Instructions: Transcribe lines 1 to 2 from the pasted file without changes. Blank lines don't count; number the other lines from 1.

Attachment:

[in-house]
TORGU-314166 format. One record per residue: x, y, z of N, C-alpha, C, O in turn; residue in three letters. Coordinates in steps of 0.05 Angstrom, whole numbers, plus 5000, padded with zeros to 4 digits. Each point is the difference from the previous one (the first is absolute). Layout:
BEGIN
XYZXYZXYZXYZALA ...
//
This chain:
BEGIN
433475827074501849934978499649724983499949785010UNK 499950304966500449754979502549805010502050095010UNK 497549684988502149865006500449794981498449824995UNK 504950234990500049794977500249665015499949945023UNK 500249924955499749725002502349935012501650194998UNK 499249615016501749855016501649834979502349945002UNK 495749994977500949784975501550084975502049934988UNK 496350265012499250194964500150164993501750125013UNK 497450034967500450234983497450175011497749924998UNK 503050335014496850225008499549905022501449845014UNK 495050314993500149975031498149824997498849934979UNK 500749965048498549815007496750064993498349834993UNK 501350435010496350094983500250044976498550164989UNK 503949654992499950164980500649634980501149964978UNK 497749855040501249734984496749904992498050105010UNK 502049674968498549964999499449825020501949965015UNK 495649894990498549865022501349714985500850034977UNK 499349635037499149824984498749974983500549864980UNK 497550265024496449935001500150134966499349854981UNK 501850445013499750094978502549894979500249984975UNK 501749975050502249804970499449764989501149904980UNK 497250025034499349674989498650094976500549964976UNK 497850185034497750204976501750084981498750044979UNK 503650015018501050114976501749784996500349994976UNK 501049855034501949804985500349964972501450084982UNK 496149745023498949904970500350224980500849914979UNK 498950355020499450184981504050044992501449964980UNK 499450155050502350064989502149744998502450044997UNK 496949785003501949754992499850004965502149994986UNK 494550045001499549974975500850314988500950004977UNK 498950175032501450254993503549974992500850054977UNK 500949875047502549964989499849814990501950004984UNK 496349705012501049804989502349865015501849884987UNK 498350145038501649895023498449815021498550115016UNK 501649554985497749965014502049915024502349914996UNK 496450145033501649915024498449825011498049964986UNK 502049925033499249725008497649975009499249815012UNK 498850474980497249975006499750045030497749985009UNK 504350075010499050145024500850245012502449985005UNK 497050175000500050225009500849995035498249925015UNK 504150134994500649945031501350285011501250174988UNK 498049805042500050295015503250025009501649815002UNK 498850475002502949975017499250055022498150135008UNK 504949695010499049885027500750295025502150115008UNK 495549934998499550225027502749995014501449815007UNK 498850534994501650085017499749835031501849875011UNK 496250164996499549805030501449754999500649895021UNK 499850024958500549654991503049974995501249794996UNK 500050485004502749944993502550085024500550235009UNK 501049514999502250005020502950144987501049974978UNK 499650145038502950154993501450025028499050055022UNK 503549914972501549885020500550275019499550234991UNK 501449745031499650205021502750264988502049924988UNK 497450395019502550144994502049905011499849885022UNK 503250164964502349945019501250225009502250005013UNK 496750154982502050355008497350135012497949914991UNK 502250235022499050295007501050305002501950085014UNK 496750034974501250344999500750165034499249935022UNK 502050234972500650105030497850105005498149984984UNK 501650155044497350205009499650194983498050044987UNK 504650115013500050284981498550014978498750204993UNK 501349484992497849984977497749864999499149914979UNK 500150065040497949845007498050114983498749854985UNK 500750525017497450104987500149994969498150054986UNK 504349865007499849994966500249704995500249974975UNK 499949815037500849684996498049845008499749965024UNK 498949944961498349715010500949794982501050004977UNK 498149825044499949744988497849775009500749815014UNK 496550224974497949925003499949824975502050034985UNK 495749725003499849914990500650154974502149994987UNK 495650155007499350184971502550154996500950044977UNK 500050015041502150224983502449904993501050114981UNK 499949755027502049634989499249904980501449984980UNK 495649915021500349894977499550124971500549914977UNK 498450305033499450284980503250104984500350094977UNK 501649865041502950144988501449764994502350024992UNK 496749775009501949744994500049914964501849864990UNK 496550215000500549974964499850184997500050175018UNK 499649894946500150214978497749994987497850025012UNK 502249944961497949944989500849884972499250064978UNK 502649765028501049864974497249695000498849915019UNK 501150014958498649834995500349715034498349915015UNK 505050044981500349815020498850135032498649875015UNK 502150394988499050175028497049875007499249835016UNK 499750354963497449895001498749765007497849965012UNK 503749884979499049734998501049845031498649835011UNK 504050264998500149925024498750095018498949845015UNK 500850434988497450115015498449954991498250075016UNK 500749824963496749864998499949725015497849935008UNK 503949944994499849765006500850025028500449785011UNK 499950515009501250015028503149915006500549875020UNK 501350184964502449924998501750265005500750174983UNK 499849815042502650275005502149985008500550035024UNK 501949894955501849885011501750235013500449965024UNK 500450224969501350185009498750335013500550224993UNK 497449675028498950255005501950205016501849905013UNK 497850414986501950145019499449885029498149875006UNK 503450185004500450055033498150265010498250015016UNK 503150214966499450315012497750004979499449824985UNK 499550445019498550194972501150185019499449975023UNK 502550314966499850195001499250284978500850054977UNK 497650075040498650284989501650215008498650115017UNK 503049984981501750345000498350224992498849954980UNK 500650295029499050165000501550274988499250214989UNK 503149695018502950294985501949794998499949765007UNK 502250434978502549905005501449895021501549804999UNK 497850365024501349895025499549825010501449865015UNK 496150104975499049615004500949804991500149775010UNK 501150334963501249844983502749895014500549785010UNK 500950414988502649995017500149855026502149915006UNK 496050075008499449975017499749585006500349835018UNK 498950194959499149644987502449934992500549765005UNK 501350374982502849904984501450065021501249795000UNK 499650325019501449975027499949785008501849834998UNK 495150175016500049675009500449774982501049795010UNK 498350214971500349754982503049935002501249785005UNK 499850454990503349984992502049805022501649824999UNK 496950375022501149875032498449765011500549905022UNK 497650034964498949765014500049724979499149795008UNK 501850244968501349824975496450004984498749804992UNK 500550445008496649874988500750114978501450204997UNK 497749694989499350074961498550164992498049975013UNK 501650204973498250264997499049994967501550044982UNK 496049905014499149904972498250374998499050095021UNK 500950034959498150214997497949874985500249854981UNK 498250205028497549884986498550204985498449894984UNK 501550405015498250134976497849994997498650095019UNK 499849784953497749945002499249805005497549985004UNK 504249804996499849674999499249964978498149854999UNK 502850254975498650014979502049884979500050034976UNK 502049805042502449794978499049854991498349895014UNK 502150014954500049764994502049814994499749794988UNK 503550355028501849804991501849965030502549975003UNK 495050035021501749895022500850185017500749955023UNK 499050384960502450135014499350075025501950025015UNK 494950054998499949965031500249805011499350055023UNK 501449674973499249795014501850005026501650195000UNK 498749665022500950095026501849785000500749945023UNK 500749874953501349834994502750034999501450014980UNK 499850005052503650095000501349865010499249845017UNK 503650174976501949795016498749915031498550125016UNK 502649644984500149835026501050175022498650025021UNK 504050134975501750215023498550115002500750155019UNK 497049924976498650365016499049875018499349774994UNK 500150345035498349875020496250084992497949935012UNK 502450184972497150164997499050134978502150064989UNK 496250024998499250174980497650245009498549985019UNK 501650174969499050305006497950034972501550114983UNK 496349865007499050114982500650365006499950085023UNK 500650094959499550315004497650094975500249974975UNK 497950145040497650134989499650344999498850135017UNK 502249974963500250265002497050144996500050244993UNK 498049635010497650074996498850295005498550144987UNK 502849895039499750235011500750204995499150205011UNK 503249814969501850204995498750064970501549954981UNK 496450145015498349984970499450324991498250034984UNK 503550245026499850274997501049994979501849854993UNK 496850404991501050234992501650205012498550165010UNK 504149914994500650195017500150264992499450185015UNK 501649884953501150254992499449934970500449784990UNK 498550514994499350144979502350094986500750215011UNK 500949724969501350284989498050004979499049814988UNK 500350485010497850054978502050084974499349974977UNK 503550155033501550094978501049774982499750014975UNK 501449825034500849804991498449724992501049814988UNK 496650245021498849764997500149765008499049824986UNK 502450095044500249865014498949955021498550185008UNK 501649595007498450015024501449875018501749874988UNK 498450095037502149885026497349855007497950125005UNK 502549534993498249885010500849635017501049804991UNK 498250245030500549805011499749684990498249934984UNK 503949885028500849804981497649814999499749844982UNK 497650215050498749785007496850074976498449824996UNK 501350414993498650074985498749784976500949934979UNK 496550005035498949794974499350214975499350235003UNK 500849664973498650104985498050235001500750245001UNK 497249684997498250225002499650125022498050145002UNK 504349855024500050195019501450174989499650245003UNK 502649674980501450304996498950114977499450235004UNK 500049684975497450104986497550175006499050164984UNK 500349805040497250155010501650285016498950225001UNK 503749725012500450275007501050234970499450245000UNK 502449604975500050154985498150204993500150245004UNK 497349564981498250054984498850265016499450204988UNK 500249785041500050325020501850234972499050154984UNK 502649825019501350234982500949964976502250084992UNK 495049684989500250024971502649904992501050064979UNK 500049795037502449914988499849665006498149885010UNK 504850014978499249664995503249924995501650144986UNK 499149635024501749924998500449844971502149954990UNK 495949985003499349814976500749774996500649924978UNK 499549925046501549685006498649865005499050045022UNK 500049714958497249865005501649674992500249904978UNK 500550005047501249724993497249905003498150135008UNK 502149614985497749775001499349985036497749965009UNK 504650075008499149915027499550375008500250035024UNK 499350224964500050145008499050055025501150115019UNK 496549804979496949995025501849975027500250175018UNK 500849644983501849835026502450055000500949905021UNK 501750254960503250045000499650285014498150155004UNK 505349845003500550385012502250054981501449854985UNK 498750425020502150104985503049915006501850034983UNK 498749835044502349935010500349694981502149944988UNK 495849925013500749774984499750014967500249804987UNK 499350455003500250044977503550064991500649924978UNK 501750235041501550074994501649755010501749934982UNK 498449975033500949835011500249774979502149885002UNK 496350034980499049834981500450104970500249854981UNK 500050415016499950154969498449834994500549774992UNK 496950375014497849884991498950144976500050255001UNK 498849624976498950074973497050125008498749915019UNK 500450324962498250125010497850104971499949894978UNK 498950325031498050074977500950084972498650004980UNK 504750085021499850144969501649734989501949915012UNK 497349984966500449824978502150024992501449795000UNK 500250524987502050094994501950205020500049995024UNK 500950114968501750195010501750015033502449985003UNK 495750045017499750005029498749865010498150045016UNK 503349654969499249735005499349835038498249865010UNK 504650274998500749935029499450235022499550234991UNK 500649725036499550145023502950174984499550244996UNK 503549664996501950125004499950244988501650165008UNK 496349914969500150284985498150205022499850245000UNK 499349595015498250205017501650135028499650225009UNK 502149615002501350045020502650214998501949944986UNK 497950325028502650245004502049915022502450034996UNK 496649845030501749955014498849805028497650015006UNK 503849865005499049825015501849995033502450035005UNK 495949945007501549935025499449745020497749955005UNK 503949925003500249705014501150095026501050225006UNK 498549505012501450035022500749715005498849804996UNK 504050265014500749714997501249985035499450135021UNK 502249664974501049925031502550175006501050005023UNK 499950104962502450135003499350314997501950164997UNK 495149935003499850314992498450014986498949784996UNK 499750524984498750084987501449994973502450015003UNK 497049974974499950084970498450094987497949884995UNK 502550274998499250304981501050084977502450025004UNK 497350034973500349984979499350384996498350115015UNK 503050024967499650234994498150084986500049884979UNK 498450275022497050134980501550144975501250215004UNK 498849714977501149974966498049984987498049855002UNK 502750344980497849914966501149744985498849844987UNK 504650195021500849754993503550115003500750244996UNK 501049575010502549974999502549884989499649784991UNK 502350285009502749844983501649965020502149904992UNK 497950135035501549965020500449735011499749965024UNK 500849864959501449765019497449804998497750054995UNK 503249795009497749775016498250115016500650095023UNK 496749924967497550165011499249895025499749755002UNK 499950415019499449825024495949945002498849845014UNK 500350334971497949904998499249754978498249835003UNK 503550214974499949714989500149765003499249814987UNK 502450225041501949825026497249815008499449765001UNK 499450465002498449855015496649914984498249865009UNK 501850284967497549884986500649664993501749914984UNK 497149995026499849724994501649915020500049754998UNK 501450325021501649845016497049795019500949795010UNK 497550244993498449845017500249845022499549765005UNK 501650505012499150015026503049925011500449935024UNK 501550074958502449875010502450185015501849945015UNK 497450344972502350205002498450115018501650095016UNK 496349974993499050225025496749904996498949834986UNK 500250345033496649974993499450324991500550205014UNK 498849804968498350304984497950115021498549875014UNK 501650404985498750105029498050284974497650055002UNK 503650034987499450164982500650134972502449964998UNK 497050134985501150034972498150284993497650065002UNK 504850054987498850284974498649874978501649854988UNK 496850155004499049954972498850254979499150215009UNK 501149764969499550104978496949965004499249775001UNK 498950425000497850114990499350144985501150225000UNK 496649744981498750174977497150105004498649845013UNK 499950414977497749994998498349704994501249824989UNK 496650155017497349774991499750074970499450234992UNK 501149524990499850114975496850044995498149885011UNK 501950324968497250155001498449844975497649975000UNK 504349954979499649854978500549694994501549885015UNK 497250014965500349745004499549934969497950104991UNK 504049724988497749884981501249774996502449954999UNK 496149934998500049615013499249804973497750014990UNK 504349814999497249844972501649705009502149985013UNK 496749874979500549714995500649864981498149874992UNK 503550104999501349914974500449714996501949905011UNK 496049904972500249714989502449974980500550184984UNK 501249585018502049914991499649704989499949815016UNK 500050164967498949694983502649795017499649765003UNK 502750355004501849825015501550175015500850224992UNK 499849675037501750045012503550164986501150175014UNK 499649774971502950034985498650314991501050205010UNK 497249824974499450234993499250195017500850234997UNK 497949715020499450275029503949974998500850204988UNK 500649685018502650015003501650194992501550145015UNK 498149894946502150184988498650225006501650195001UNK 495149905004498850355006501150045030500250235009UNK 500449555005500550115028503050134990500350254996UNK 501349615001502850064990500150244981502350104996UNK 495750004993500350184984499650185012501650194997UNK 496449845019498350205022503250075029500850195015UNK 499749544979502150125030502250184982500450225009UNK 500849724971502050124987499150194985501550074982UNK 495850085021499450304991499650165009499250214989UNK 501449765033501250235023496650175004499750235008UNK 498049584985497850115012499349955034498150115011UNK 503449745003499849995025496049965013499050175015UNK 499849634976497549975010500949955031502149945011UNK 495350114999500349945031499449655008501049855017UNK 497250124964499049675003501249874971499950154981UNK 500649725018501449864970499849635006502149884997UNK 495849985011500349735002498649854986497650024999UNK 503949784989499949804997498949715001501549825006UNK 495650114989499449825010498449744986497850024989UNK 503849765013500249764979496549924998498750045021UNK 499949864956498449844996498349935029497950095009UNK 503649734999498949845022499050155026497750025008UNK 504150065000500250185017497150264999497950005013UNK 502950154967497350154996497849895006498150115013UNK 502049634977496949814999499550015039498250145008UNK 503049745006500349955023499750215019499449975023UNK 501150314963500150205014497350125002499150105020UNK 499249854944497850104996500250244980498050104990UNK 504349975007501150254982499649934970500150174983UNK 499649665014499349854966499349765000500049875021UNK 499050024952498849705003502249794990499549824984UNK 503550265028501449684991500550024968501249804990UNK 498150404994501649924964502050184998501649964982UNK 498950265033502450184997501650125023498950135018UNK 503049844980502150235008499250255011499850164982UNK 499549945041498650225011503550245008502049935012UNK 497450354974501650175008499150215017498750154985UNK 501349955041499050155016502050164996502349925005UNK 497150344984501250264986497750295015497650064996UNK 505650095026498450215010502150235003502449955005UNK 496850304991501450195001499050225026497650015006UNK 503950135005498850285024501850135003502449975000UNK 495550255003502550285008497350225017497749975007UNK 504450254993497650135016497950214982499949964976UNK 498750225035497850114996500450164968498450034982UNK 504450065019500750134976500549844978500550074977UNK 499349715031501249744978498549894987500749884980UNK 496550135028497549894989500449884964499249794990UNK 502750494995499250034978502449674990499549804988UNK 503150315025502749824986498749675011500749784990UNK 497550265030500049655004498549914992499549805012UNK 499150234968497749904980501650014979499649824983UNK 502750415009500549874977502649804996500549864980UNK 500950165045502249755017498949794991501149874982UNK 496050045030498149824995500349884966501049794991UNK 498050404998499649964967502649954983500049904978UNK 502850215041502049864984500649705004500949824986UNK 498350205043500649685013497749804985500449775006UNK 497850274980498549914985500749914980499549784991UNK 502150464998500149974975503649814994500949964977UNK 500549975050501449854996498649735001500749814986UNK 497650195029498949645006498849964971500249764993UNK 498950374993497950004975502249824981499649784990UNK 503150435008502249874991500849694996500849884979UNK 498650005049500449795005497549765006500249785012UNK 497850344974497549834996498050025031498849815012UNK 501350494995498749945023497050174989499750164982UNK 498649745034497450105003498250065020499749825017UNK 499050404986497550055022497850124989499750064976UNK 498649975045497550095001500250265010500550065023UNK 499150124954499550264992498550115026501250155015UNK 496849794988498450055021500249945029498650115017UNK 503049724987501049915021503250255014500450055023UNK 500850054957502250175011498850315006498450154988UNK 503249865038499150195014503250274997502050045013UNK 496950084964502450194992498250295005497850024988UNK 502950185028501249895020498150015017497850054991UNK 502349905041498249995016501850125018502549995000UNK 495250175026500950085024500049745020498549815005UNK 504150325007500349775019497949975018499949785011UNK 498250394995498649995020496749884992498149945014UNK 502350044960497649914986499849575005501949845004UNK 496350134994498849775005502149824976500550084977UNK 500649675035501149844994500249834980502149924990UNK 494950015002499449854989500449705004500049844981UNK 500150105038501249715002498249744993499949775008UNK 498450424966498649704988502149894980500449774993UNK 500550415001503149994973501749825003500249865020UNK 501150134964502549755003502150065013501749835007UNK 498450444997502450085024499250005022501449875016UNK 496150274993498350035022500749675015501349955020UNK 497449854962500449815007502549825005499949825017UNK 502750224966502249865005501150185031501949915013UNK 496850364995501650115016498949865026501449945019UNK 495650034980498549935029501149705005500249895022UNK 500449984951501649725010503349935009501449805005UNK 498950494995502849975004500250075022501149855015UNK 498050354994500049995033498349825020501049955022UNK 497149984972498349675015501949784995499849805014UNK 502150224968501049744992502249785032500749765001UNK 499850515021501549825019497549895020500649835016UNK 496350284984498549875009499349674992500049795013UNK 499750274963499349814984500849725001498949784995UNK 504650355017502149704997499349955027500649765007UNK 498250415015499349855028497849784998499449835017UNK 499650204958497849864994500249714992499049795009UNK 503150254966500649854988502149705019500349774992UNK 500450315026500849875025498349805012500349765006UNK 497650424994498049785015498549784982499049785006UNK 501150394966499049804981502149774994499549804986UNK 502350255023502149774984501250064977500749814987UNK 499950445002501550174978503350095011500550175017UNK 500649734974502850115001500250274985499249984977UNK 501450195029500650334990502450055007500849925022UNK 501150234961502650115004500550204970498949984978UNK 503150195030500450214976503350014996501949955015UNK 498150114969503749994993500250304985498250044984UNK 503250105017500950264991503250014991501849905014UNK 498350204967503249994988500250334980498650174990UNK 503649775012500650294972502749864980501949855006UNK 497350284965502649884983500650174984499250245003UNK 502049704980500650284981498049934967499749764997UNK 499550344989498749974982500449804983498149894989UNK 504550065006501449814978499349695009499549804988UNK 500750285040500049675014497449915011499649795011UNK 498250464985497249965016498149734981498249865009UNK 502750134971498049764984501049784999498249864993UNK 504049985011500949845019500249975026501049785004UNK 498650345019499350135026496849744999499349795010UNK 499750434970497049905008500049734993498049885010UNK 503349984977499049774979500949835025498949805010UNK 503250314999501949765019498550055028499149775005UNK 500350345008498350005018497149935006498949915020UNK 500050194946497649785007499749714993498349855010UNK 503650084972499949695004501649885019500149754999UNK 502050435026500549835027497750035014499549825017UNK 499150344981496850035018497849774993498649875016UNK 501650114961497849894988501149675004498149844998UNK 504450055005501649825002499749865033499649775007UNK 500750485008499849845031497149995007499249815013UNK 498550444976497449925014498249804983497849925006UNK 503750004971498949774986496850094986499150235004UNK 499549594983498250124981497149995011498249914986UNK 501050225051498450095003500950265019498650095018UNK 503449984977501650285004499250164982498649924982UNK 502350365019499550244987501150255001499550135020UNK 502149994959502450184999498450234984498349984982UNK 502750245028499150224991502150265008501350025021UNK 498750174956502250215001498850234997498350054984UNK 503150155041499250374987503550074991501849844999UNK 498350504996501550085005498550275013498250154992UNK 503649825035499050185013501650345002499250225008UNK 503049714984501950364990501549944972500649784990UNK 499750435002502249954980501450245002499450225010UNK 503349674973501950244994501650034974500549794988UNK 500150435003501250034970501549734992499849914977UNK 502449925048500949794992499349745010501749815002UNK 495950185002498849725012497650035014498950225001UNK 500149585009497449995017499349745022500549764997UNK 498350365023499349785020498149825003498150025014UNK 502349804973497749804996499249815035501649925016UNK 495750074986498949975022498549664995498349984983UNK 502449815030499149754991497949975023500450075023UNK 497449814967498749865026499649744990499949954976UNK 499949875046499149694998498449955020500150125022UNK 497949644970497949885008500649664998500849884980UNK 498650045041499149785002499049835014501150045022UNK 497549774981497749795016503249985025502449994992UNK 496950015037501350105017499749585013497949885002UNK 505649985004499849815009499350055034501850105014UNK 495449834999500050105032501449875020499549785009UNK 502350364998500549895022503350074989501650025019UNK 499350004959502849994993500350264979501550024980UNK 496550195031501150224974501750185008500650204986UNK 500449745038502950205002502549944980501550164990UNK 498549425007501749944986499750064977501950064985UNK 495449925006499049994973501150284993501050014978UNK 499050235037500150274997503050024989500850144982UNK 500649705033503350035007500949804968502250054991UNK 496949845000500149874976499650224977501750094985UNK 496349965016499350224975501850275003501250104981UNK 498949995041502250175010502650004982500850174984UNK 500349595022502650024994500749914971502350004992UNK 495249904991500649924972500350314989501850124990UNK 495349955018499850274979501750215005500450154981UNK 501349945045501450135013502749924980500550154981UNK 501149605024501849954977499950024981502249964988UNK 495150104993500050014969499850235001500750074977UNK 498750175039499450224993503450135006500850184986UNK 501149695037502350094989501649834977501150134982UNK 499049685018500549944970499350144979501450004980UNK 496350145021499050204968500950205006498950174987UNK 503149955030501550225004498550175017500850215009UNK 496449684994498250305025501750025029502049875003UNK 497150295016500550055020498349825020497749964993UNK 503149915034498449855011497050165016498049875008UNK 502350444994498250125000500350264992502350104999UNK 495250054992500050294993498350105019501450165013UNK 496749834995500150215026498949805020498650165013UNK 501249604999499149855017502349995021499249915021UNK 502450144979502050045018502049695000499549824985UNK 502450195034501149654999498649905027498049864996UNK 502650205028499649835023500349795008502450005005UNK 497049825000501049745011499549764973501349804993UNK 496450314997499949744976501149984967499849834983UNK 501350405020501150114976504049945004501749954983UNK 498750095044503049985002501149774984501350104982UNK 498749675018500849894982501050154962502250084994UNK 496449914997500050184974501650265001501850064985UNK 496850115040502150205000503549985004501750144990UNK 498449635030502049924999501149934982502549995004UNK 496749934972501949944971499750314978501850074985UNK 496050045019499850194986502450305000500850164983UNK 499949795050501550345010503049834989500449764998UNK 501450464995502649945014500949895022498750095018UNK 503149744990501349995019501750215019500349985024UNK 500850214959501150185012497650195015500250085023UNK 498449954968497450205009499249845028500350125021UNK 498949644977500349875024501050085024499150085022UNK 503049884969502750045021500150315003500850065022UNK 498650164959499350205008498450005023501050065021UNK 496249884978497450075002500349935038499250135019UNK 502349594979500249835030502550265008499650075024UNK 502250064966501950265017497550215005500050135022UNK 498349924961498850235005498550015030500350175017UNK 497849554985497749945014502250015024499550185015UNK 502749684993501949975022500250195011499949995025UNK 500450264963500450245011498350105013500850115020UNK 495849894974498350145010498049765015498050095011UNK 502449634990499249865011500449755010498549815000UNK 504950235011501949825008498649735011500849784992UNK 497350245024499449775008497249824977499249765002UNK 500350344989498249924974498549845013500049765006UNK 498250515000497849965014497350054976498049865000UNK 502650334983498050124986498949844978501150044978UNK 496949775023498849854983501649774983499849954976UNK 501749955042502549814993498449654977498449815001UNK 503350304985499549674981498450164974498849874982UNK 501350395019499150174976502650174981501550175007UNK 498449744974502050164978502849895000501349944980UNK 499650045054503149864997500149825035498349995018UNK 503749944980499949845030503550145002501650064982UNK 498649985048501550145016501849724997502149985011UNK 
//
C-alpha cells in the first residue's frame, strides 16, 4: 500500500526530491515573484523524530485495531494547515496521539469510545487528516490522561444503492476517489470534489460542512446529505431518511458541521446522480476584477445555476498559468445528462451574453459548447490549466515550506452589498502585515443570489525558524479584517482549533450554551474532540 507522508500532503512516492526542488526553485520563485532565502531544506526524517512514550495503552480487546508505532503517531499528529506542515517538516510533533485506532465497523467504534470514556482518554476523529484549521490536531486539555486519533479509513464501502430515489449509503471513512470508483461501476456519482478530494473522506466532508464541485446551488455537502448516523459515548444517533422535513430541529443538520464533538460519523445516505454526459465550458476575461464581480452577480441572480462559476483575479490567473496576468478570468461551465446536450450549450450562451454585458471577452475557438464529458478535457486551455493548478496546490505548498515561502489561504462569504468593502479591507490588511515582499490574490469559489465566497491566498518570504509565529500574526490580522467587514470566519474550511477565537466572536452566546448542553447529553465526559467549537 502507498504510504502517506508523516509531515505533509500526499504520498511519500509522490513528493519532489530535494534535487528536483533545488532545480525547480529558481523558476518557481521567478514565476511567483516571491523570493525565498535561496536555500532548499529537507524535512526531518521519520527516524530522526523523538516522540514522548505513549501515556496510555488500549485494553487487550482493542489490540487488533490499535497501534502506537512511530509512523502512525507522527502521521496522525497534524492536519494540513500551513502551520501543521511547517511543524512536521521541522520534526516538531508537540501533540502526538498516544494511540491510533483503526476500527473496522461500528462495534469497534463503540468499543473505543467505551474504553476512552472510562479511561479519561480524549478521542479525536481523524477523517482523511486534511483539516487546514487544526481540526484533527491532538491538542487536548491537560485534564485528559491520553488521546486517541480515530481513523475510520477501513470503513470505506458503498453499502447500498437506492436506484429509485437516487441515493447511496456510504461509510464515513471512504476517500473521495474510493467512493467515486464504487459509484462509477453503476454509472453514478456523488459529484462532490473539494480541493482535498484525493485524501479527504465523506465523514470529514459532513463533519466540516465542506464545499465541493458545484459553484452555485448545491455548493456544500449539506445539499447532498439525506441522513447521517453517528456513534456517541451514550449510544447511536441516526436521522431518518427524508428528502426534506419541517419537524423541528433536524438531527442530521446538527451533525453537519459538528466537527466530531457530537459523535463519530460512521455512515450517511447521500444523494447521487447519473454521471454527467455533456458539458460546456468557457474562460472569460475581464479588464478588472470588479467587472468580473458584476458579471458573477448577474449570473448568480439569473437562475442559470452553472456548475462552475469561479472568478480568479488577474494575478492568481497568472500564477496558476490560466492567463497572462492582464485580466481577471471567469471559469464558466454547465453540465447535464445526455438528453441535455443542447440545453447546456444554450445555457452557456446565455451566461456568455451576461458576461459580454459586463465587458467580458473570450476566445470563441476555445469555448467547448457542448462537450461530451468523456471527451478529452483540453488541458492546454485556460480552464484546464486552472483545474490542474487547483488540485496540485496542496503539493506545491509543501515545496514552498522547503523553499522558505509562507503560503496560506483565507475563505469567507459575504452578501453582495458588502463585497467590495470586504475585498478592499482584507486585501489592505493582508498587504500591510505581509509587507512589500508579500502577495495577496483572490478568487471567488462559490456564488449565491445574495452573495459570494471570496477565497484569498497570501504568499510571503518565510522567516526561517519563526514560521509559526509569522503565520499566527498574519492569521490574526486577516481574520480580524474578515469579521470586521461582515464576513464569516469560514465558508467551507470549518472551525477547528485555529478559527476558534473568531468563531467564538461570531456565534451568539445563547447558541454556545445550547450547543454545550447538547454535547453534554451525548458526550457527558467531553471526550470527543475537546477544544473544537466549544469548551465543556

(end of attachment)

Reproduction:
[in-house]
TORGU-314166 format. One record per residue: x, y, z of N, C-alpha, C, O in turn; residue in three letters. Coordinates in steps of 0.05 Angstrom, whole numbers, plus 5000, padded with zeros to 4 digits. Each point is the difference from the previous one (the first is absolute). Layout: